The Manifestation of Talent: Our Review of ‘The Righteous’

Posted in Movies, Theatrical by - June 03, 2022
The Manifestation of Talent: Our Review of ‘The Righteous’

Grief and guilt manifests itself in some pretty intense ways…

The Righteous is quite simply a visually stunning and emotionally engaging look at the self-imposed mechanisms of grief and guilt that can haunt us and manifest themselves in ways we can’t even begin to understand.

This film tells the story of Frederic (Henry Czerny) a grieving man struggling with his faith, who helps an injured young man, Aaron Smith (Mark O’Brien) who stumbles onto his property one night, claiming to be lost in the woods. Frederic and his wife (Mimi Kuzyk) invite the man to stay for the night, but Frederic soon begins to have doubts about this enigmatic stranger’s story – and his motives for being there. When Aaron asks Frederic to commit an unspeakable deed, it becomes clear that the man is not who he seems, and has been sent to test the very limits of Frederic’s existence.

To put it quite simply; The Righteous is easily one of the best independent films that you’ll see this year and a stalwart example of the strength of Canadian filmmaking.

During this day and age, it’s not hard to ‘scare’ audiences, but when you get them genuinely unsettled and haunted by what they’ve just seen, that’s the mark of a genuinely talented storyteller.

In his first feature effort, writer/director (and star) Mark O’Brien takes years of study at the feet of the masters; some of whom he’s worked with as an actor and put it to good use.

The Righteous actually has something to SAY and it does so impeccably tackling the ideas and social constructs around grief and guilt and molds them into a horror movie.

Set up almost like a chamber piece or a small play; The Righteous crafts its mood through some stellar black and white photography and some very careful lighting throughout the film.  On a two colour pallet we get a canvas that takes us through the spectrum of ideas that this film has to offer.  The script is whip smart as it tackles some complicated issues inside the constructs of modern religion and operates with real subtlety as we see the actors in this film tear into the rich dialogue like it was written by David Mamet or even Shakespeare himself.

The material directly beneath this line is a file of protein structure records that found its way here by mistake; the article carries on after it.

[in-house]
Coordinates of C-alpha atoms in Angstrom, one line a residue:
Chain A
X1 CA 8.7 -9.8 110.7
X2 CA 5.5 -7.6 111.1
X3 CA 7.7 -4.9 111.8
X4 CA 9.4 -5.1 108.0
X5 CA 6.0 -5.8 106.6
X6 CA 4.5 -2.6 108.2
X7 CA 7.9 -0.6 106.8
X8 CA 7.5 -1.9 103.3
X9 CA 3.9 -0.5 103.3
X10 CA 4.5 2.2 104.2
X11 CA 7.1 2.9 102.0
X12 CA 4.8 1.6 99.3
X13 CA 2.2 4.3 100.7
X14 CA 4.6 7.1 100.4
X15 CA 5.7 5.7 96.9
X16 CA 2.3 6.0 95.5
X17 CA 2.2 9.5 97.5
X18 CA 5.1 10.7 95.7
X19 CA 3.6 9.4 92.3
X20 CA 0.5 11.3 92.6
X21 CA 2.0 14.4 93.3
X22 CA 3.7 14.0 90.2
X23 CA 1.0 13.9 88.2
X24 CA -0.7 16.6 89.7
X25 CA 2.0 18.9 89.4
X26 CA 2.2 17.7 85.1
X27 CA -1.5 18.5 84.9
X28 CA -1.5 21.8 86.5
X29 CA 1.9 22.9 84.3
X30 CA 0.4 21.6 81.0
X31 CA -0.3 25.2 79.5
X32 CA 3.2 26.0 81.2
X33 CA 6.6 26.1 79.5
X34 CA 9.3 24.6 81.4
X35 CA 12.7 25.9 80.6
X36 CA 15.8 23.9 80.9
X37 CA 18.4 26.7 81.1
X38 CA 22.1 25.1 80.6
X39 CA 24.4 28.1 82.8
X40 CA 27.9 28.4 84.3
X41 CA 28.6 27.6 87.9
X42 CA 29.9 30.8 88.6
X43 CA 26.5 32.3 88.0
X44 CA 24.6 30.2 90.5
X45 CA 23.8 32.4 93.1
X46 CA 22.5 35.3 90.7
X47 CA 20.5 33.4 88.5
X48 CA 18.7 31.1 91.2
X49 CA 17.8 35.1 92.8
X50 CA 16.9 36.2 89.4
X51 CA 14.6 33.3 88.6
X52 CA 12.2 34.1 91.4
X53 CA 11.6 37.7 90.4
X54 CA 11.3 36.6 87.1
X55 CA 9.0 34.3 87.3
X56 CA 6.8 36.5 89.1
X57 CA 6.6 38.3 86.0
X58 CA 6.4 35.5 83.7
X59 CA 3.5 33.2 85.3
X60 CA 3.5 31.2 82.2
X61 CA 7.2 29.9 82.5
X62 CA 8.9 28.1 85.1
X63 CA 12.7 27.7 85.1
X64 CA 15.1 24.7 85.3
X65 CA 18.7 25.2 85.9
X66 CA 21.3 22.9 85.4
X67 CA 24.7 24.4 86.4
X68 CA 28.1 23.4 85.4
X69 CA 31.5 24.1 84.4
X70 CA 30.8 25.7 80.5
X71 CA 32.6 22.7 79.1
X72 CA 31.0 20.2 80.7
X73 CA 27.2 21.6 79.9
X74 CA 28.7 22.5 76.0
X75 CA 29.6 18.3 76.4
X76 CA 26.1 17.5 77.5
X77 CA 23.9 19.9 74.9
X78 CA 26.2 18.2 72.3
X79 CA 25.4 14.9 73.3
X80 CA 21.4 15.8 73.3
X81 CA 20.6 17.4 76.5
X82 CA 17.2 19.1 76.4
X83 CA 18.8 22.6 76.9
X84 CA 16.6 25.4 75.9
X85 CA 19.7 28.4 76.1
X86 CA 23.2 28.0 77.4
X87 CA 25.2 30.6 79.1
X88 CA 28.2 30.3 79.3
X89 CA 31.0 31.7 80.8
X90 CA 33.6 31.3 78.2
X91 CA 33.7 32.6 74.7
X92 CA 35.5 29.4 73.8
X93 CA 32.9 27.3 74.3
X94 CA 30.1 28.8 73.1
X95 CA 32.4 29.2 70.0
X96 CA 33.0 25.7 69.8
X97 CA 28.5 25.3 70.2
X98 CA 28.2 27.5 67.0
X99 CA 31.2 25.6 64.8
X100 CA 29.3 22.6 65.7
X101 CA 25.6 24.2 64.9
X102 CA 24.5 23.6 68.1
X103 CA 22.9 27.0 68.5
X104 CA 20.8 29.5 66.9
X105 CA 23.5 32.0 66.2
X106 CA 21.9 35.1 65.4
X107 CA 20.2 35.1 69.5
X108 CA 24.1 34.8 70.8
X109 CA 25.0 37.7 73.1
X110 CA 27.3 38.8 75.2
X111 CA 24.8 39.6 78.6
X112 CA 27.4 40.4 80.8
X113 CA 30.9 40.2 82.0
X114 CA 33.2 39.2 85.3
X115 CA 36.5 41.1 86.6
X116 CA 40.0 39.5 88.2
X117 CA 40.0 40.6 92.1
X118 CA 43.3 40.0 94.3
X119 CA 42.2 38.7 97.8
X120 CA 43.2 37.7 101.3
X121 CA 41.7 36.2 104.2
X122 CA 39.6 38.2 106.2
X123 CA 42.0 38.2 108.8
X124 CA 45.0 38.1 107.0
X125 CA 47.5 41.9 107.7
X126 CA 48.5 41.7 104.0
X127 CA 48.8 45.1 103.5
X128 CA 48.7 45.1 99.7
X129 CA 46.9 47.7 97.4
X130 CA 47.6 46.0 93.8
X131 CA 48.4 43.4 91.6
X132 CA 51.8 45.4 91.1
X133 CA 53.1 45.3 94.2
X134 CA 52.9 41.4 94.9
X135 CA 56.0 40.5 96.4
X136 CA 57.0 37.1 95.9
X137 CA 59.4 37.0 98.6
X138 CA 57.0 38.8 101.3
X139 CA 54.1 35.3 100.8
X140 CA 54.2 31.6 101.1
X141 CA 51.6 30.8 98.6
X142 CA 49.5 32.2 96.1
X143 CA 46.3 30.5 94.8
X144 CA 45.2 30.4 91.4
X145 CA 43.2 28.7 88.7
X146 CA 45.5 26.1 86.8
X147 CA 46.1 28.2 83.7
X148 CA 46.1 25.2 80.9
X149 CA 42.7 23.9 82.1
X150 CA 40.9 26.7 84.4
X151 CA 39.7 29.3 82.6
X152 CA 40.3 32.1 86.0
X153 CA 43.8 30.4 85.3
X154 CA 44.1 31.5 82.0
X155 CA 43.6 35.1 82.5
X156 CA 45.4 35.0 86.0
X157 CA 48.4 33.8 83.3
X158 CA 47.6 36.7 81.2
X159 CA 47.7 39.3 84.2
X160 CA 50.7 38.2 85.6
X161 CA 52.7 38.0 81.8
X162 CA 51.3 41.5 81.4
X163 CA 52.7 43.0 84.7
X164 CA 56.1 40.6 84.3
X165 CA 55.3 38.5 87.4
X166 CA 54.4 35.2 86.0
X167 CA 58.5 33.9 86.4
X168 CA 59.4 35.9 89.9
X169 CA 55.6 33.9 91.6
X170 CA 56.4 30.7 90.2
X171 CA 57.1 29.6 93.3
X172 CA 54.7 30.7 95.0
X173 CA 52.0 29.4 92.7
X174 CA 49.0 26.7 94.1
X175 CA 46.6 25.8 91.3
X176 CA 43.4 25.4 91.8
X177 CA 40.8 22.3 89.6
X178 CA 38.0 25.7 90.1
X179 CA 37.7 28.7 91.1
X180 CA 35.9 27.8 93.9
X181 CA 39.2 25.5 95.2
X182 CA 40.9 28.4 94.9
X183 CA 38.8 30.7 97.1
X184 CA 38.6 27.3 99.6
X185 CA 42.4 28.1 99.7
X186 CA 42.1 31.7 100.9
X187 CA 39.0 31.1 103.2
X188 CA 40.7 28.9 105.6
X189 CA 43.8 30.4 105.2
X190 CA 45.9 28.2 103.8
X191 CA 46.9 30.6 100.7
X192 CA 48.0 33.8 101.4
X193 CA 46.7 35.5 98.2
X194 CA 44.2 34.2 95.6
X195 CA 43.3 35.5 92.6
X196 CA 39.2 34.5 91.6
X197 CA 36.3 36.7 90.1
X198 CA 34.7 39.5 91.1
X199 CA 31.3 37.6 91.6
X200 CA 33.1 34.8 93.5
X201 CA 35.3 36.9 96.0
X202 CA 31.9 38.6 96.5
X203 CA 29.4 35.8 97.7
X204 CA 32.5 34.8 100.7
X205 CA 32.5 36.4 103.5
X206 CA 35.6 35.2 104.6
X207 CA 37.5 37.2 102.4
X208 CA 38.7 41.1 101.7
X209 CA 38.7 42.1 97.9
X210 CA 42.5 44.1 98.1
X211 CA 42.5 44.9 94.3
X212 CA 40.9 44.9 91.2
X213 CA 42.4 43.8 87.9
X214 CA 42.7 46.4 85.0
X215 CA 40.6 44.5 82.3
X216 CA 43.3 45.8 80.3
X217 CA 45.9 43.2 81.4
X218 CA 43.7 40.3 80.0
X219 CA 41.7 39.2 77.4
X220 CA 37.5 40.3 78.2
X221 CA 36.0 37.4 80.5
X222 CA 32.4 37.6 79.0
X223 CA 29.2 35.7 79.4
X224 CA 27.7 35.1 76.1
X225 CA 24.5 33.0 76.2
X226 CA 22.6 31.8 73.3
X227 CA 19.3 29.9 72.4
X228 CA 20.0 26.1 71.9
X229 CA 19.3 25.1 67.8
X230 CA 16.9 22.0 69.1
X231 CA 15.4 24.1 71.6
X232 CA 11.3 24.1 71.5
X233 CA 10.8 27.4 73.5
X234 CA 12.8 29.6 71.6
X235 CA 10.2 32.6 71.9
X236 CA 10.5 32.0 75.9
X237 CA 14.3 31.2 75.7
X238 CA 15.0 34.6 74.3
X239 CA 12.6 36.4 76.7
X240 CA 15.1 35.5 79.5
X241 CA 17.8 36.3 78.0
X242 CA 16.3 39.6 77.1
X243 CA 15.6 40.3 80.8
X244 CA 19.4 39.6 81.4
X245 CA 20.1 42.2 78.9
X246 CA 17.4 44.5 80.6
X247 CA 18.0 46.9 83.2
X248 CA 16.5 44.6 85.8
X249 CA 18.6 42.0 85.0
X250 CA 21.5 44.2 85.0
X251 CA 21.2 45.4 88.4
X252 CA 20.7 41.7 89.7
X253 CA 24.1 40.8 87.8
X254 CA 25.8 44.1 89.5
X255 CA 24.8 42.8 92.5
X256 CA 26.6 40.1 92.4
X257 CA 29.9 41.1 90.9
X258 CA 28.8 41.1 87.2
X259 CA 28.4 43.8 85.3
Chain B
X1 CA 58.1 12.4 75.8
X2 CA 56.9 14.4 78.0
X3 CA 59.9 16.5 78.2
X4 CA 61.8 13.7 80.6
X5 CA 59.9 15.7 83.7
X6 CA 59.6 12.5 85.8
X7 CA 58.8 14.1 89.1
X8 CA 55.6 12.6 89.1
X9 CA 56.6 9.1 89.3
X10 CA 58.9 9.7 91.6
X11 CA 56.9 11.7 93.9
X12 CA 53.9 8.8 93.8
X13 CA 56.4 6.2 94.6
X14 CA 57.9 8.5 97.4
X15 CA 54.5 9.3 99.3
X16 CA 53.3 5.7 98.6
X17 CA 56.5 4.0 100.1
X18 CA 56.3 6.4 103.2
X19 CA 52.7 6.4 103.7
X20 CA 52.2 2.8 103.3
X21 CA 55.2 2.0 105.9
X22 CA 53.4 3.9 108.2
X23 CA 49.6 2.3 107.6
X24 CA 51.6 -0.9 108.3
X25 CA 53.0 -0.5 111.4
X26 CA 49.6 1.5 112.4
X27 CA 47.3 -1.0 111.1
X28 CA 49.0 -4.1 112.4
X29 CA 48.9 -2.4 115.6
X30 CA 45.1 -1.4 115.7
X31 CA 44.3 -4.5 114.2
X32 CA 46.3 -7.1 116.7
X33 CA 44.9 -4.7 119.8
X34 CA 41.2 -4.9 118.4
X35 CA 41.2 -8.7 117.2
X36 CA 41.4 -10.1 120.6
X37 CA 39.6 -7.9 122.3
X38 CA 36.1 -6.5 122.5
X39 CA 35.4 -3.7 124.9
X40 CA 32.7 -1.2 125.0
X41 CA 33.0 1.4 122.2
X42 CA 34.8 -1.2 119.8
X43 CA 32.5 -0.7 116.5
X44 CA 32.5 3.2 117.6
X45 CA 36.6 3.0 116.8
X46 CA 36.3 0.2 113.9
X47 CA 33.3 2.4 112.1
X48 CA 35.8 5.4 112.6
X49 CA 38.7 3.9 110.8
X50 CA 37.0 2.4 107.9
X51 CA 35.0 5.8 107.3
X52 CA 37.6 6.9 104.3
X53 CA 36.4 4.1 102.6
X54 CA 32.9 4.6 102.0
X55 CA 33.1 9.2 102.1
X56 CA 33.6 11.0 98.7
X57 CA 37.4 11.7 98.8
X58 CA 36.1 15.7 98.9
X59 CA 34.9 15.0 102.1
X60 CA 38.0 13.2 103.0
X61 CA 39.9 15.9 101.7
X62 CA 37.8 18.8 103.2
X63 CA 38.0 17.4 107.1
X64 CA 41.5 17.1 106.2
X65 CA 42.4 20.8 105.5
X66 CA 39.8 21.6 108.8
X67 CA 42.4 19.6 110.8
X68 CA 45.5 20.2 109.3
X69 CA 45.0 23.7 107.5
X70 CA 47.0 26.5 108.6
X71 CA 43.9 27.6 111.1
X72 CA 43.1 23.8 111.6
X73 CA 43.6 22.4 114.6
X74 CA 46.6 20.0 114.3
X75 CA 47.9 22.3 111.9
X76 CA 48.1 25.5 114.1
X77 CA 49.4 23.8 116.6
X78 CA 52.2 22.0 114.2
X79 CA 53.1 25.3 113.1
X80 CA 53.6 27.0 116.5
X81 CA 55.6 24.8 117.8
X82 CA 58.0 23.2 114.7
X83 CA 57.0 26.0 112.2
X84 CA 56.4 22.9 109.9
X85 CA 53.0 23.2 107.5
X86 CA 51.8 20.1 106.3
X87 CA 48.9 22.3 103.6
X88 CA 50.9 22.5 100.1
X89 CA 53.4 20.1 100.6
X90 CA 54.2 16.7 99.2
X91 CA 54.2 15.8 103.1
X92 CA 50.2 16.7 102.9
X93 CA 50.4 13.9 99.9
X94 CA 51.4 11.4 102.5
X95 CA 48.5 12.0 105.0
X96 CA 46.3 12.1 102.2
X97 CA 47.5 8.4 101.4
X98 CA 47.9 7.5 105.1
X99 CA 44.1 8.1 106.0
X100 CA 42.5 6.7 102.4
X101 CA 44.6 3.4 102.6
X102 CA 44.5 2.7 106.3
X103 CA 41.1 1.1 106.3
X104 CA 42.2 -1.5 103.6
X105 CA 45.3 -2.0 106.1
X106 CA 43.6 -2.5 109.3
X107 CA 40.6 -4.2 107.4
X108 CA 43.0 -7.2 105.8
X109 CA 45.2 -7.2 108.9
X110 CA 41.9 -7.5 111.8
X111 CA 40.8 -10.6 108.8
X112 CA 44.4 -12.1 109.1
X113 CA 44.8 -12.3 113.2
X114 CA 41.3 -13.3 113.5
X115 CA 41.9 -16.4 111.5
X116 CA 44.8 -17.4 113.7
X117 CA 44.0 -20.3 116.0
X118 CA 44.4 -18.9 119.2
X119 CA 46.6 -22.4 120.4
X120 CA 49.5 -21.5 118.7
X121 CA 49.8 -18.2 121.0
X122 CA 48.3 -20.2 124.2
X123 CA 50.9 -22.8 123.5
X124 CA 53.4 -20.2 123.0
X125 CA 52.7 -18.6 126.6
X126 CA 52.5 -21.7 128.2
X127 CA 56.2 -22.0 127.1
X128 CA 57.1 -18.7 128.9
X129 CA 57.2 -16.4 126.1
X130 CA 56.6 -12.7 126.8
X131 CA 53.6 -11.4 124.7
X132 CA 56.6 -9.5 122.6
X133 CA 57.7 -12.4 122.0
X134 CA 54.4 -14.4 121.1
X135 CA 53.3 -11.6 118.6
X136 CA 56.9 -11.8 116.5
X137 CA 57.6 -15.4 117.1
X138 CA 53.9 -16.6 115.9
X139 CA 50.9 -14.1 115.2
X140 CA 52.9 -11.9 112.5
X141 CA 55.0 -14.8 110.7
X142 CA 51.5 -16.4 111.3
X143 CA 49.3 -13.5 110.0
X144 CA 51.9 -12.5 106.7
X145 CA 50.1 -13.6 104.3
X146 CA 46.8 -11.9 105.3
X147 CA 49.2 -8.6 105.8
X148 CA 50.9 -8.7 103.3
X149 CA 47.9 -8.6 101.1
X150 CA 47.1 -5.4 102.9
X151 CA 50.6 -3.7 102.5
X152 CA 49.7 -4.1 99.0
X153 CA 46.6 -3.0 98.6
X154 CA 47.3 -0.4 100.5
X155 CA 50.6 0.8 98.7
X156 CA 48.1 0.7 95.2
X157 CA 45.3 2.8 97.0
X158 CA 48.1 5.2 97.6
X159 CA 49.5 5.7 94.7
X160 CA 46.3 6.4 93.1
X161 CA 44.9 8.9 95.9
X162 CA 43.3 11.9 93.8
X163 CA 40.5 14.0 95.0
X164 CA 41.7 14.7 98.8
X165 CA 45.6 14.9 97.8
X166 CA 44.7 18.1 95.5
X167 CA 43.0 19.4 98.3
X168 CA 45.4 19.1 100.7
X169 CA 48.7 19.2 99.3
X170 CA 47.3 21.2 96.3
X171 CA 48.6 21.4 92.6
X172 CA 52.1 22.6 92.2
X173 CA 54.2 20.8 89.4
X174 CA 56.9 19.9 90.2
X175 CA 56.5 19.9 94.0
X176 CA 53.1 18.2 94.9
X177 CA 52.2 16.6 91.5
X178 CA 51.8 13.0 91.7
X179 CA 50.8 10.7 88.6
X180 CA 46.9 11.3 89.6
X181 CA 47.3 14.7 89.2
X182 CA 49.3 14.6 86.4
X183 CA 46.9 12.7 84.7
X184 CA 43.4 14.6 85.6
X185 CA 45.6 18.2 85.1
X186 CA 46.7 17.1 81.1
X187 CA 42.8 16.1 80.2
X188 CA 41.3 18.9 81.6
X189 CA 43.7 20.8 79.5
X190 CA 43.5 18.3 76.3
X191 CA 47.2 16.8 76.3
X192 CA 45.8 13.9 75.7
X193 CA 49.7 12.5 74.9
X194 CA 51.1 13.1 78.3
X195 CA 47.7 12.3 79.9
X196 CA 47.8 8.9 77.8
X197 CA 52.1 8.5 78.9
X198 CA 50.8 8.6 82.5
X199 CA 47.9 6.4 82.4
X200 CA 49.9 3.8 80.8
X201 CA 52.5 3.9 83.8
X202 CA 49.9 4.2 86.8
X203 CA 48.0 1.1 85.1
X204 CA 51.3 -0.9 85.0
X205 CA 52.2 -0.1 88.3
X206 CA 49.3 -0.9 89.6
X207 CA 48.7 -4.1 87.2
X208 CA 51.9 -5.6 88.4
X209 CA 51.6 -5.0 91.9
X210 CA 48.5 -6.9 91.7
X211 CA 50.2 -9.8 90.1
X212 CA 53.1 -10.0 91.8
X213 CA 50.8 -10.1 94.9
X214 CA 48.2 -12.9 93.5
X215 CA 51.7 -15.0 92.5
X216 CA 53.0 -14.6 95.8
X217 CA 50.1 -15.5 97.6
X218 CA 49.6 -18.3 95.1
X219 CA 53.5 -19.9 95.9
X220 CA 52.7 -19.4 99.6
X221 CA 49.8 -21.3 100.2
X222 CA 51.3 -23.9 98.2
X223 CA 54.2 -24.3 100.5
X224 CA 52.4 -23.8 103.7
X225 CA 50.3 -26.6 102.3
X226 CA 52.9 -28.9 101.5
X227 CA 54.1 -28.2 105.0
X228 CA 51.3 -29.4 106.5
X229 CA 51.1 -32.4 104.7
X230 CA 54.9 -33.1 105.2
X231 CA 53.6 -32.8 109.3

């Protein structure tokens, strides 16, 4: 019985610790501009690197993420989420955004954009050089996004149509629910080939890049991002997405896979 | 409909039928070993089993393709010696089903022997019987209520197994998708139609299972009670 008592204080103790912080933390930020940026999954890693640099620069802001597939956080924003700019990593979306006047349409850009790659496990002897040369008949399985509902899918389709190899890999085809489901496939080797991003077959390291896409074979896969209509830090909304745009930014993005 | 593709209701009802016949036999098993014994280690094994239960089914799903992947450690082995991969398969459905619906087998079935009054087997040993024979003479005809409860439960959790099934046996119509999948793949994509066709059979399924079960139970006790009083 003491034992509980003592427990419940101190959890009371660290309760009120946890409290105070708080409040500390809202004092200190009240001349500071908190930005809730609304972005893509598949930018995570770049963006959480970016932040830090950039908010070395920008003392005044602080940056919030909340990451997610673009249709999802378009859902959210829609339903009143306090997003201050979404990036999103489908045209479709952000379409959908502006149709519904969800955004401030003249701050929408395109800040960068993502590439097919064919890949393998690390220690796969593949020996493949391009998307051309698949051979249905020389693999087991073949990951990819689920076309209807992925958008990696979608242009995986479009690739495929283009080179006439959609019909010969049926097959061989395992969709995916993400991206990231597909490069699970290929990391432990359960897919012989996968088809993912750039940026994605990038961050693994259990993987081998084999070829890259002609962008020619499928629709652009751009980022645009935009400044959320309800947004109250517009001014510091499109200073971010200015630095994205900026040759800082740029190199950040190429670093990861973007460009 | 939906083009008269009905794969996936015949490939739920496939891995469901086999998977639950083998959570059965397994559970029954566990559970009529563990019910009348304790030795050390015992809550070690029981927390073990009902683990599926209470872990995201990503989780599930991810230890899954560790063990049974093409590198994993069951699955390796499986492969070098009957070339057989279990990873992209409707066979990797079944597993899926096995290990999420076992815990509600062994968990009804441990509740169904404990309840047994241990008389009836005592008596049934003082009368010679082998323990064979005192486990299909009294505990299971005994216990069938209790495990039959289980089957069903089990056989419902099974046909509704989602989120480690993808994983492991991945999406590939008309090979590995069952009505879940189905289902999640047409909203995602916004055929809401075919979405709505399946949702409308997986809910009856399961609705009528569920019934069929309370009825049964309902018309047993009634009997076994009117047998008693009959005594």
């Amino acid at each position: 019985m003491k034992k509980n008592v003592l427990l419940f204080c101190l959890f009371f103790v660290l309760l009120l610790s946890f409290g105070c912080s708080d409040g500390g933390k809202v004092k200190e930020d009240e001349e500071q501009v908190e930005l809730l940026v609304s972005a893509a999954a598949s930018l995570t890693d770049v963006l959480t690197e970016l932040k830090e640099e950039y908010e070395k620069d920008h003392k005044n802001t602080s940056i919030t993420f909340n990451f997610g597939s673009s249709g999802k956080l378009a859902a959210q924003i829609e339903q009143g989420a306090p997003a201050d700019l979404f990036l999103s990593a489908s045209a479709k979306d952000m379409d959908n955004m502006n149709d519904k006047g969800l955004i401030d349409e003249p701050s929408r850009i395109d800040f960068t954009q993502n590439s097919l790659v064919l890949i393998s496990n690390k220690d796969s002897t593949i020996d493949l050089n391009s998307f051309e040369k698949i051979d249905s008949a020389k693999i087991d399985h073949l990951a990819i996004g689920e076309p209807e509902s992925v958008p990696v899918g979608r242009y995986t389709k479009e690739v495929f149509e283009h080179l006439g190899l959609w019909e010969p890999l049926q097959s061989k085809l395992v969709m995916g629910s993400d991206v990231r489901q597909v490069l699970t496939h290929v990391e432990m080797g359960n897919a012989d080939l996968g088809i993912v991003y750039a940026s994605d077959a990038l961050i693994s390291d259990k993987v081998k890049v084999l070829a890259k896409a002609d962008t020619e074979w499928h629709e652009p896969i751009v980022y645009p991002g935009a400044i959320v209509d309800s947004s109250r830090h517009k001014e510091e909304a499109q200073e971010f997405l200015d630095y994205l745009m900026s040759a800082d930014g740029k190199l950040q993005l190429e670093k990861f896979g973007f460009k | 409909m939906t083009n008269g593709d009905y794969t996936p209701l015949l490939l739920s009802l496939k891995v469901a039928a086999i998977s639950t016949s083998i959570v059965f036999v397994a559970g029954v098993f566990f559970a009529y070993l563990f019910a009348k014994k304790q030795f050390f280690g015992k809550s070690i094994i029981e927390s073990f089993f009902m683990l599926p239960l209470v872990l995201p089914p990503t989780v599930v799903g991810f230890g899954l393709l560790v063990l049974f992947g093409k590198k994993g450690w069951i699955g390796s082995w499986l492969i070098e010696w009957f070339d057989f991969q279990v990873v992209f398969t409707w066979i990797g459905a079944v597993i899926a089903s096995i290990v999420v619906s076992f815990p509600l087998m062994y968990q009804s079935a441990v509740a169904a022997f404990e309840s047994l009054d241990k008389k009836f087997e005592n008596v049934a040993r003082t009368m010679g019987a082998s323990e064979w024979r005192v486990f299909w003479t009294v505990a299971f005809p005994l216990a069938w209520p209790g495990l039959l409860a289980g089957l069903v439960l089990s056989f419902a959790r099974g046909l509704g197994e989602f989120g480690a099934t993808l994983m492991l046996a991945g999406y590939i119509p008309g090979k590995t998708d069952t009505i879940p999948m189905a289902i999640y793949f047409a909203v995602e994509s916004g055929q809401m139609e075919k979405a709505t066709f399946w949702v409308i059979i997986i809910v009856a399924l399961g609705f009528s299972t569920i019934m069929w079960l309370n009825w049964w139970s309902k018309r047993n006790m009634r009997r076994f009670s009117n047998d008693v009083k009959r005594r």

Even as he’s in the bulk of the films scenes, O’Brien never feels like he’s over directing anything and allows the electric duo of Henry Czerny and Mimi Kuzyk embody this couple who have lost the most precious thing in their lives, only to realize that they can lose even more.  Both these veteran actors are simply effortless as they explore the rich material at hand and truly make us believe that they are on the brink as they are lost in the sea of grief.

And if these two characters are in a sea of grief then Mark O’Brien is an anchor shaped like a life preserver to weigh them down.

If I personally hadn’t already interviewed him three times now, I wouldn’t know that the flashes of sociopathy that he presents us with his character weren’t just him being a fantastic actor.  With his obvious knowledge of the material, he drives this emotional bus right off the cliff where it needs to be as he’s bringing down these two people that he ‘stumbled’ upon with him.  This would be a career defining performance even if O’Brien hadn’t written/directed and produced this thing…but because he did it’s that much more impressive.

What The Righteous has done is a genuine rarity in the realms of storytelling.  It’s tackling hard issues that come up in and around faith, religion and even the human condition itself without landing firmly on one side or another.  This film isn’t giving us answers to anything, rather its asking us to look inward and start ask some genuinely honest questions of ourselves.  That’s what makes it a genuinely terrifying experience that needs to be seen on the big screen.

Also don’t forget to check out our interview with writer/director/star Mark O’Brien right below…

This post was written by
David Voigt is a Toronto based writer with a problem and a passion for the moving image and all things cinema. Having moved from production to the critical side of the aisle for well over 10 years now at outlets like Examiner.com, Criticize This, Dork Shelf (Now That Shelf), to.Night Newspaper he’s been all across his city, the country and the continent in search of all the news and reviews that are fit to print from the world of cinema.
Comments are closed.